When you are facing foreclosure and do not see a way to keep your home, you may want to look at voluntarily forfeiting the loan. This means that you will walk away from your home and your mortgage by signing over all of your rights to the property to the lender. In some cases, it may not even have a negative effect on your credit score. To do this, you will need to know how to request a "deed in lieu of foreclosure."
Contact a real estate attorney in your area who can help you work with your mortgage company. To find one in your area, check local.com.
Tell the attorney that you want to forfeit the mortgage by way of a "deed in lieu of foreclosure." Supply him or her with any information about your mortgage and the amount of arrears you are in.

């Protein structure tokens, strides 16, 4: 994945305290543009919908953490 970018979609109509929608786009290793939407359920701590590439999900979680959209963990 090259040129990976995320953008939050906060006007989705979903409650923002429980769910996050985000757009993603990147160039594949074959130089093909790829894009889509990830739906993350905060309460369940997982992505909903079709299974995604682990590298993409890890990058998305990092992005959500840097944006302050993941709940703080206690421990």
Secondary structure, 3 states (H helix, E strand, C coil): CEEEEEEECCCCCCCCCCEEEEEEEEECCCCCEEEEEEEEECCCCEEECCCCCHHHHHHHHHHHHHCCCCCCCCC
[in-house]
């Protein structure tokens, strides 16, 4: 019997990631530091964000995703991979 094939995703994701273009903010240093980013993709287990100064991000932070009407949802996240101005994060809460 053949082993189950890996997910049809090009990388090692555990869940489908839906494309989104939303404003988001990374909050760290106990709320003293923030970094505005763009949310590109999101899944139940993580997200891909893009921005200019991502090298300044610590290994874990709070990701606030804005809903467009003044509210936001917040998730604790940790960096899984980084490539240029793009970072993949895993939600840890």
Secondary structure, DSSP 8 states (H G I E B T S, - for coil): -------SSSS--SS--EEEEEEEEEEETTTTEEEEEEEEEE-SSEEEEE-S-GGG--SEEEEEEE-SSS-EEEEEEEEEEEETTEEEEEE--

Allow the attorney to take over the communication with your lender. The attorney can negotiate for you so that you do not end up paying extra fees or even having a foreclosure on your credit report.
Follow through with any signed agreements between yourself, your attorney and the mortgage lender. Be prepared to make other living arrangements, as "deed in lieu" proceedings are much quicker than actual foreclosure.
Follow up with your attorney to verify that the agreement is held on your credit report and not reported as a foreclosure.
Ashley Kurz, a full-time professional writer since 2009, publishes on various informational websites. An expert in the craft field specializing in craft-related topics, Kurz has taught arts and crafts for group therapy sessions.